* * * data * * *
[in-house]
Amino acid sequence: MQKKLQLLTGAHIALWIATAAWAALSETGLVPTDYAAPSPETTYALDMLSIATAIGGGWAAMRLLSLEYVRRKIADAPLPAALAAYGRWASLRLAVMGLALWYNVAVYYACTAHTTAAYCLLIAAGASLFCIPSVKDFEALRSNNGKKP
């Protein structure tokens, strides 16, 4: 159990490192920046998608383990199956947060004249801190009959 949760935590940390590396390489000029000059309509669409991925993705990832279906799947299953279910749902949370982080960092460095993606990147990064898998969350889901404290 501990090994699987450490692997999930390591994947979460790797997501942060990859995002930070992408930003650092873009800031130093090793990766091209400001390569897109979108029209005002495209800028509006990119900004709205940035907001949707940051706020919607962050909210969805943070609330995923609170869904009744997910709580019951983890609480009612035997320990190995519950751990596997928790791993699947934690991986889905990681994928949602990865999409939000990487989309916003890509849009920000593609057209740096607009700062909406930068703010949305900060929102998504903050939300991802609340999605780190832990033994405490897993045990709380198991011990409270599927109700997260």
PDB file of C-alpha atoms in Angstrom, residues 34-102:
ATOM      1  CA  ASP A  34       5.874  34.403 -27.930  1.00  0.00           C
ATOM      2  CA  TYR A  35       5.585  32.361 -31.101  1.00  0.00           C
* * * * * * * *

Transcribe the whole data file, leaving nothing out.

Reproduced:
[in-house]
Amino acid sequence: MQKKLQLLTGAHIALWIATAAWAALSETGLVPTDYAAPSPETTYALDMLSIATAIGGGWAAMRLLSLEYVRRKIADAPLPAALAAYGRWASLRLAVMGLALWYNVAVYYACTAHTTAAYCLLIAAGASLFCIPSVKDFEALRSNNGKKP
């Protein structure tokens, strides 16, 4: 159990490192920046998608383990199956947060004249801190009959 949760935590940390590396390489000029000059309509669409991925993705990832279906799947299953279910749902949370982080960092460095993606990147990064898998969350889901404290 501990090994699987450490692997999930390591994947979460790797997501942060990859995002930070992408930003650092873009800031130093090793990766091209400001390569897109979108029209005002495209800028509006990119900004709205940035907001949707940051706020919607962050909210969805943070609330995923609170869904009744997910709580019951983890609480009612035997320990190995519950751990596997928790791993699947934690991986889905990681994928949602990865999409939000990487989309916003890509849009920000593609057209740096607009700062909406930068703010949305900060929102998504903050939300991802609340999605780190832990033994405490897993045990709380198991011990409270599927109700997260």
PDB file of C-alpha atoms in Angstrom, residues 34-102:
ATOM      1  CA  ASP A  34       5.874  34.403 -27.930  1.00  0.00           C
ATOM      2  CA  TYR A  35       5.585  32.361 -31.101  1.00  0.00           C